High Intensity Discharge Lamps

Most farms have at least one high intensity discharge lamp (HID) lighting up the yard at night. A mercury vapor (MV) light is one type of HID lamp. However, the mercury vapor lamp is the least efficient of HID type lamps and poses a greater environmental risk than other types such as high pressure sodium (HPS) lamps and metal halide (MH) lamps. A HPS lamp emits about 95 lumens/watt while MH lamps emit about 60 lumens/watt and a MV lamp emits only 32 lumens/watt, the lowest of the HID type lamps. The metal halide lamp provides the best color rendering light and should be considered for replacing MV lamps in areas where color recognition is important such as a dairy freestall barn. Many lamp manufacturers have HPS or MH retrofit lamps that can be used to directly replace a mercury vapor lamp without replacing the fixture, but these are expensive, costing as much as a new fixture with the lamp. A 100-watt HPS lamp can provide 2.5 times more light than a 100-watt MV lamp while a 100-watt MH lamp produces 155% more lumens.

Metal halide lamps are available in a standard version and a pulse-start version. The pulse-start is newer technology which results in up to 50% longer lamp life, about 8% more lumens per watt, faster warm up and restarts and up to 33% less lumen depreciation over the lamp life. They should be considered for any new fixtures. However, the lamps for pulse-start metal halide (PSMH) cannot be used in standard metal halide fixtures and standard metal halide lamps cannot be used in PSMH fixtures. Therefore, if adding new fixtures to an existing installation, it is recommended that all fixtures be upgraded to pulse-start ballasts and lamps to eliminate inventory issues.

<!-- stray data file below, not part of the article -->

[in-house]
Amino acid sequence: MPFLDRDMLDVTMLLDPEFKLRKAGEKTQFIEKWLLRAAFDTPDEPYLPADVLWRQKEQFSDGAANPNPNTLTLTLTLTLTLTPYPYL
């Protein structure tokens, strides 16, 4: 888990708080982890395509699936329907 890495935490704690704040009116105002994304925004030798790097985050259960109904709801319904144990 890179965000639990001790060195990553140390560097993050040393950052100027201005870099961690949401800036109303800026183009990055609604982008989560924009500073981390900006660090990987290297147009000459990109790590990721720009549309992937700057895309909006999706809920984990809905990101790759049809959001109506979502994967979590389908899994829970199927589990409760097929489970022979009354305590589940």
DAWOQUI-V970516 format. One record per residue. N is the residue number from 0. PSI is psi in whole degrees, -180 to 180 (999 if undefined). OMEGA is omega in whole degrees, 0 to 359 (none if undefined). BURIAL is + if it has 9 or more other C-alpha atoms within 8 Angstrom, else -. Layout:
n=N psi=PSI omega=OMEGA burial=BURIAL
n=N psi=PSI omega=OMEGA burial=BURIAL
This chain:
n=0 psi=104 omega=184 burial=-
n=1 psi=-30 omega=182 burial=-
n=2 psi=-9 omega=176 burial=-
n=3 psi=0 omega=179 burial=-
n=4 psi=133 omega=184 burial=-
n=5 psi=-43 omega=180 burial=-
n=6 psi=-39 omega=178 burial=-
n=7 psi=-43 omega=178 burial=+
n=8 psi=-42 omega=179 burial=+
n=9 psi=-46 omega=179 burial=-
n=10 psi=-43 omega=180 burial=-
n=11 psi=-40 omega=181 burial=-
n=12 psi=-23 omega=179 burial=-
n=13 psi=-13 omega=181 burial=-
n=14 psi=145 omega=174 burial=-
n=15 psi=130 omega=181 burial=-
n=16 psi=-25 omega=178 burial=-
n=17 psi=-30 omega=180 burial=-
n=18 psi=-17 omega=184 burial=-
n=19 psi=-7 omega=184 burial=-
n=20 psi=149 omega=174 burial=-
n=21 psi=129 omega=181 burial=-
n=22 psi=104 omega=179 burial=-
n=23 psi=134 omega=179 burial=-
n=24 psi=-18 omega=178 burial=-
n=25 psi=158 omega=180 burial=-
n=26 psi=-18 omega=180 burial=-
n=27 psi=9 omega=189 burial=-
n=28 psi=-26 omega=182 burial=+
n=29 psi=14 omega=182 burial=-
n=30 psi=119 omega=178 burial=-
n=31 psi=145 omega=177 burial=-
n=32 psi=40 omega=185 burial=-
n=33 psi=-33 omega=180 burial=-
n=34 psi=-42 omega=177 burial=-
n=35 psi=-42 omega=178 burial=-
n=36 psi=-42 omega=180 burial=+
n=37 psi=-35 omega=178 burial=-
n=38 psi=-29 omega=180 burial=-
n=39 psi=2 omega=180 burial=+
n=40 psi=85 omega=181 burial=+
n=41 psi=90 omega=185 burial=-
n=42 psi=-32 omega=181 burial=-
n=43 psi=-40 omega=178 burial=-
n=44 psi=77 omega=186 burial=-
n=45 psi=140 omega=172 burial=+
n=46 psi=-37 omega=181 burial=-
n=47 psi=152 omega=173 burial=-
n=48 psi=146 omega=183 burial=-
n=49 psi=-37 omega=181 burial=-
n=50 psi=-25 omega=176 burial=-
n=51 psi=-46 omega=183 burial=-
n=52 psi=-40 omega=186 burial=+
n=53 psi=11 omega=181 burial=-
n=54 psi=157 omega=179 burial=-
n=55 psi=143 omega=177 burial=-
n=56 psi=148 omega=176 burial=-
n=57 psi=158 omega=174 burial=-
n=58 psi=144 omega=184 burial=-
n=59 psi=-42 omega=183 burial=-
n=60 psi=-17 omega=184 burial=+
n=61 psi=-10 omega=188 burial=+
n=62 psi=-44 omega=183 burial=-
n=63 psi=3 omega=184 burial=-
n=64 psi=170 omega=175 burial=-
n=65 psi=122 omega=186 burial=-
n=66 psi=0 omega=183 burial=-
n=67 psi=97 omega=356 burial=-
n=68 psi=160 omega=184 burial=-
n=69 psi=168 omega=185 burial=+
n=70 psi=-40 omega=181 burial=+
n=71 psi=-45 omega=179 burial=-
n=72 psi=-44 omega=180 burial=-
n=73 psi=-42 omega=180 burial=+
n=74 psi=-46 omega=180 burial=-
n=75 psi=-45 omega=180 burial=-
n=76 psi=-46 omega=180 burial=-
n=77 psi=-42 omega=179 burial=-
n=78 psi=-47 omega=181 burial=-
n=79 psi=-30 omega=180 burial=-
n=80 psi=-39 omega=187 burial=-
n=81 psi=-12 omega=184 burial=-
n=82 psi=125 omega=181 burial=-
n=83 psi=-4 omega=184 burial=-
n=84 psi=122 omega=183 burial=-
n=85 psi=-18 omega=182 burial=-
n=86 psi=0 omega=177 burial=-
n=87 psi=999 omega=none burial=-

Low bay HID fixtures are typically used in freestall barns (see photo at right). They should be a wide distribution type which usually means they will have a diffuser or cover over the lamp to diffuse some of the light horizontally. It is recommended that the fixture be rated for a damp environment with a gasketed diffuser.

How does a HID lamp work?
A HID lamp consists of an arc tube (or sometimes called a discharge tube) filled with a gas. In the case of a metal halide lamp, it contains a starting gas (usually argon), mercury and metal halide salts. When the lamp is operating, a high voltage is applied to the gas mixture in the tube causing it to vaporize and emit light and UV energy. The outer jacket or bulb provides a stable thermal environment for the arc tube. If the HID lamp is turned off, it has to cool before it will re-light or re-strike which can take 5 to 20 minutes.

When is it time to change a HID lamp?
Because HID lights do not have a filament to burn out like an incandescent bulb, they don’t just stop working but instead just fade away as they age. If the lamp lumen output is severely degraded the lamp should be changed. The second indication that lamp replacement is needed is frequent shutting down and re-striking while power is applied to fixture. It is best to change the lamps at approximately the rated life which is usually 20,000 hours or more.

If you have questions about the information on this site, please contact
Scott Sanford, Distinguished Outreach Specialist, University of Wisconsin, sasanford@wisc.edu.